I'm trying to run Docker registry for internal use, on CentOS 7.

I've set up the Docker config from /usr/lib/systemd/system/docker.service as follows:

ExecStart=/usr/bin/docker daemon -H fd:// --insecure-registry

And then started the docker daemon with systemctl daemon-reload and sudo service docker start, and confirmed that docker was running with the option with ps -ef | grep docker:

root     116221      1  0 13:21 ?        00:00:00 /usr/bin/docker daemon -H fd:// --insecure-registry

But when I tried to connect to the registry with https, it failed.

# Try from the server which the registry is running

curl -X GET
=> curl: (35) Encountered end of file

# Try from the remote client

curl -X GET https://{registry-server-ip}:5000/v1/_ping
=> curl: (35) Server aborted the SSL handshake

Of course I've succeed to access the registry with http:

curl -X GET
=> {"host": ["Linux", ...}

For reference,

# docker version
 Version:      1.11.2
 API version:  1.23
 Go version:   go1.5.4
 Git commit:   b9f10c9
 Built:        Wed Jun  1 21:23:11 2016
 OS/Arch:      linux/amd64

 Version:      1.11.2
 API version:  1.23
 Go version:   go1.5.4
 Git commit:   b9f10c9
 Built:        Wed Jun  1 21:23:11 2016
 OS/Arch:      linux/amd64

What should I have to check more?


The reason you can access in http but not in https, is simply because you configured your registry as an insecure-registry. Which means, no TLS enabled. You can find more information about secured registry at here and here.

If you want to make https also works, you need to prepare a CA, and config your registry with it. Please make sure your CA is configured properly.

EDIT: I guess you might misunderstanding what "insecure-registry" is. This feature doesn't enable really TLS support, it let you creating a private registry supports only HTTP or HTTPS with an unknown CA certificate. If you want HTTPS works, you have two choices: use a self-signed CA or buy a CA. The troubleshoot part here may help you.

EDIT2: To give HTTP access a try, I run a simple test following the guide on registry's official image page: Run the registry docker container: Quick version

Here is the steps:

  1. Add insecure option DOCKER_OPTS="--insecure-registry=", then restart docker service.

  2. $ docker run -p 5000:5000 -v /home/mypc/data:/tmp/registry-dev registry

  3. $ docker tag hello-world

  4. $ docker push

The output is:

The push refers to a repository []

a02596fdd012: Image successfully pushed 

Pushing tag for rev [c54a2cc56cbb] on {}

The docker push was working.

  • Thank you for your kind reply! I had thought that --insecure-registry option is to allow remote access such as docker pull or docker push without CA. But what I understand by your comment is that I need to configure CA without --insecure-registry to allow docker pull or docker push as the commands use https, am I right? – Seonho Jul 27 '16 at 8:18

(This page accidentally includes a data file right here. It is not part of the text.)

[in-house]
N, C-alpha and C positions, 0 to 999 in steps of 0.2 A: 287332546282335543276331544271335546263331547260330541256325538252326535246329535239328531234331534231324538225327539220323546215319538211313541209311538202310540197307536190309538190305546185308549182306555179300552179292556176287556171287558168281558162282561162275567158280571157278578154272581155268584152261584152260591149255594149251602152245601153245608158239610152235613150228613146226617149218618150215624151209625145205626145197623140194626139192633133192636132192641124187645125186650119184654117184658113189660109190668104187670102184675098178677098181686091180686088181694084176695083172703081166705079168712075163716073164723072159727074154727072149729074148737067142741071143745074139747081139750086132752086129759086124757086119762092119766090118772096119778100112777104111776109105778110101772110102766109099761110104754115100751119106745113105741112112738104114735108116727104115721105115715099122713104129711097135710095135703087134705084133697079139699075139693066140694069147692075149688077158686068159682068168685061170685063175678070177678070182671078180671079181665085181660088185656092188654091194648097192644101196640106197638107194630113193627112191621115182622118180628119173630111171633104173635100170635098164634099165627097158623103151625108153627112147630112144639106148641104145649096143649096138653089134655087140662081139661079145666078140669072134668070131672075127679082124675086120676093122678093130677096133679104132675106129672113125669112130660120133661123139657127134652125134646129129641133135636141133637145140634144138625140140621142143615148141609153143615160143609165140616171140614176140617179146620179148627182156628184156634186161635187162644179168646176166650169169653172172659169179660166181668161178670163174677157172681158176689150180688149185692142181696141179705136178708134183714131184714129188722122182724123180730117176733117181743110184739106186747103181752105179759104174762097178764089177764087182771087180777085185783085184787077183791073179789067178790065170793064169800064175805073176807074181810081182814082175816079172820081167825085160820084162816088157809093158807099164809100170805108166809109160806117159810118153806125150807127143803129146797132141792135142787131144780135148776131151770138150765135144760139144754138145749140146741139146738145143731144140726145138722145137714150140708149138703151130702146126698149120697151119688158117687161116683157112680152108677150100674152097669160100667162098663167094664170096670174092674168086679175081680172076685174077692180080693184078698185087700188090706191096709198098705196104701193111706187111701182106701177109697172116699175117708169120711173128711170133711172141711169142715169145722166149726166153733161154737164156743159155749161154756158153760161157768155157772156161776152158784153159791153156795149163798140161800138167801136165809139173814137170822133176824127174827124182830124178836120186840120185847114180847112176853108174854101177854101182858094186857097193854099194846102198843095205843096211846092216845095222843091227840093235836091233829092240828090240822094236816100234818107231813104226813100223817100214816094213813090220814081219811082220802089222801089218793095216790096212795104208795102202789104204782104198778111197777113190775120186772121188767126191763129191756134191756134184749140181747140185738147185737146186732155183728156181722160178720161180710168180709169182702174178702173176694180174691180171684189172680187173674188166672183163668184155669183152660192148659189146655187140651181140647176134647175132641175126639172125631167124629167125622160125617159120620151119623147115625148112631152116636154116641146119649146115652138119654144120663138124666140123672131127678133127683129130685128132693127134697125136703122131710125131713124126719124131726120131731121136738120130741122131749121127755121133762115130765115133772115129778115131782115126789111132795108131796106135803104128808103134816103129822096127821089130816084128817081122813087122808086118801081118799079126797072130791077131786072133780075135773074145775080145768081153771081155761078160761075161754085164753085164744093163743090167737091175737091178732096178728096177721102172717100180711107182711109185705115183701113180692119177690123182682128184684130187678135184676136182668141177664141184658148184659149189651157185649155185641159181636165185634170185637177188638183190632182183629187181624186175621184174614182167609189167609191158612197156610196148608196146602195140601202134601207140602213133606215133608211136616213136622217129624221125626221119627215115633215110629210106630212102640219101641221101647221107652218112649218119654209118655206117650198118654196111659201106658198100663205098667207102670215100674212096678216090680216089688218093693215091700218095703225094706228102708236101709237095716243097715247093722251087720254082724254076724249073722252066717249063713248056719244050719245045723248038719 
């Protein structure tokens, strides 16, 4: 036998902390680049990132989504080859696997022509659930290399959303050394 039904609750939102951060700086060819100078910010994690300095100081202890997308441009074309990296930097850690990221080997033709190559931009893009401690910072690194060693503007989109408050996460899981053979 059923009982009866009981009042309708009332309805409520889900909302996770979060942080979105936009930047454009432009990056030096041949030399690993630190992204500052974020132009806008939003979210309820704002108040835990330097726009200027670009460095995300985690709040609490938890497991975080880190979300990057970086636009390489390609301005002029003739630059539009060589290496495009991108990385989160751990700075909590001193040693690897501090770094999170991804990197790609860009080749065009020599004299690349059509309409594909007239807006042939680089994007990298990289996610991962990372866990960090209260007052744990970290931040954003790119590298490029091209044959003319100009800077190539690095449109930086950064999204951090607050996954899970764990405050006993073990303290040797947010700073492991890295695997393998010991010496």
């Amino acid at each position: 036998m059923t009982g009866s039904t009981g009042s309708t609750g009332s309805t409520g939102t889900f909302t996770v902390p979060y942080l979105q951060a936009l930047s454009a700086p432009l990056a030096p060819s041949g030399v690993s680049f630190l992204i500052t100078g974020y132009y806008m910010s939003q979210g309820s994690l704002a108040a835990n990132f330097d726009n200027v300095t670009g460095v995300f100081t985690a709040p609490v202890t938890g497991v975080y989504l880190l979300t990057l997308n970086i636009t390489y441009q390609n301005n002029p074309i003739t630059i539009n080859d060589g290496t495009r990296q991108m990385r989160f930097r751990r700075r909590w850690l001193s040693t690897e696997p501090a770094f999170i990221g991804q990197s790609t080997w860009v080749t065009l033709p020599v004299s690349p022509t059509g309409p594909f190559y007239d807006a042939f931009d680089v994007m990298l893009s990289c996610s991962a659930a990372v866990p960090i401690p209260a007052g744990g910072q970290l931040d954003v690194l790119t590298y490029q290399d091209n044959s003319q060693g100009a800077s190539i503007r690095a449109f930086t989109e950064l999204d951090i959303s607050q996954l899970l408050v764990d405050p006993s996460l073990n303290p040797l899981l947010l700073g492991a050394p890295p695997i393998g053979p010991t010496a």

• @Seonho Hi, yes, --insecure-registry allows you to do remote access without CA, but in this case, the remote access is HTTP only. You can do HTTPS, as long as you have a CA. But two cases depends on what kind of CA you have: 1. If your CA is self-signed(means it is not published by a trusted signer), then you have to add --insecure-registry option. 2. If your CA is trusted(for example you bought one), then you don't need this --insecure-registry option. Hope this helpful. – Haoming Zhang Jul 27 '16 at 17:23
  • @Seonho Last thing I have to mention is that you can use Self-signed CA, and without --insecure-registry option. Check the steps here: docs.docker.com/registry/insecure/#/… In step 4, "Instruct every docker daemon to trust your self-signed certificate". – Haoming Zhang Jul 27 '16 at 17:26
  • Thank you so much for your great answer. In summary finally, as I understand, 1. --insecure-registry is followed by the type of CA (self-signed or trusted-signed) I have, but not about the necessity of CA. 2. That is, I have to configure CA anyway to use pull or push images to the registry because the commands are executed through HTTPS. – Seonho Jul 28 '16 at 2:37
  • @Seonho 1. Correct. 2. No, pull and push also works on plain HTTP, you can set up a registry without CA, but with --insecure-registry option enabled. Docker pull and push should also works. – Haoming Zhang Jul 28 '16 at 6:19

You can have a look at this link as well :


It explains you where to store certificates on the docker client machines for the registry to be no more considered as an insecure one.

  • Thanks, Jonathan. I'd already checked the document :) – Seonho Jul 27 '16 at 8:54
  • Then you have to create the certificates for your private registry. Then you have to copy manually the ca into each docker client instances which would like to access under /etc/docker/certs.d/hostname:port and then you will be able to push your images. – Jonathan MULLER Jul 28 '16 at 8:05

Your Answer

By clicking “Post Your Answer”, you agree to our terms of service, privacy policy and cookie policy

Not the answer you're looking for? Browse other questions tagged or ask your own question.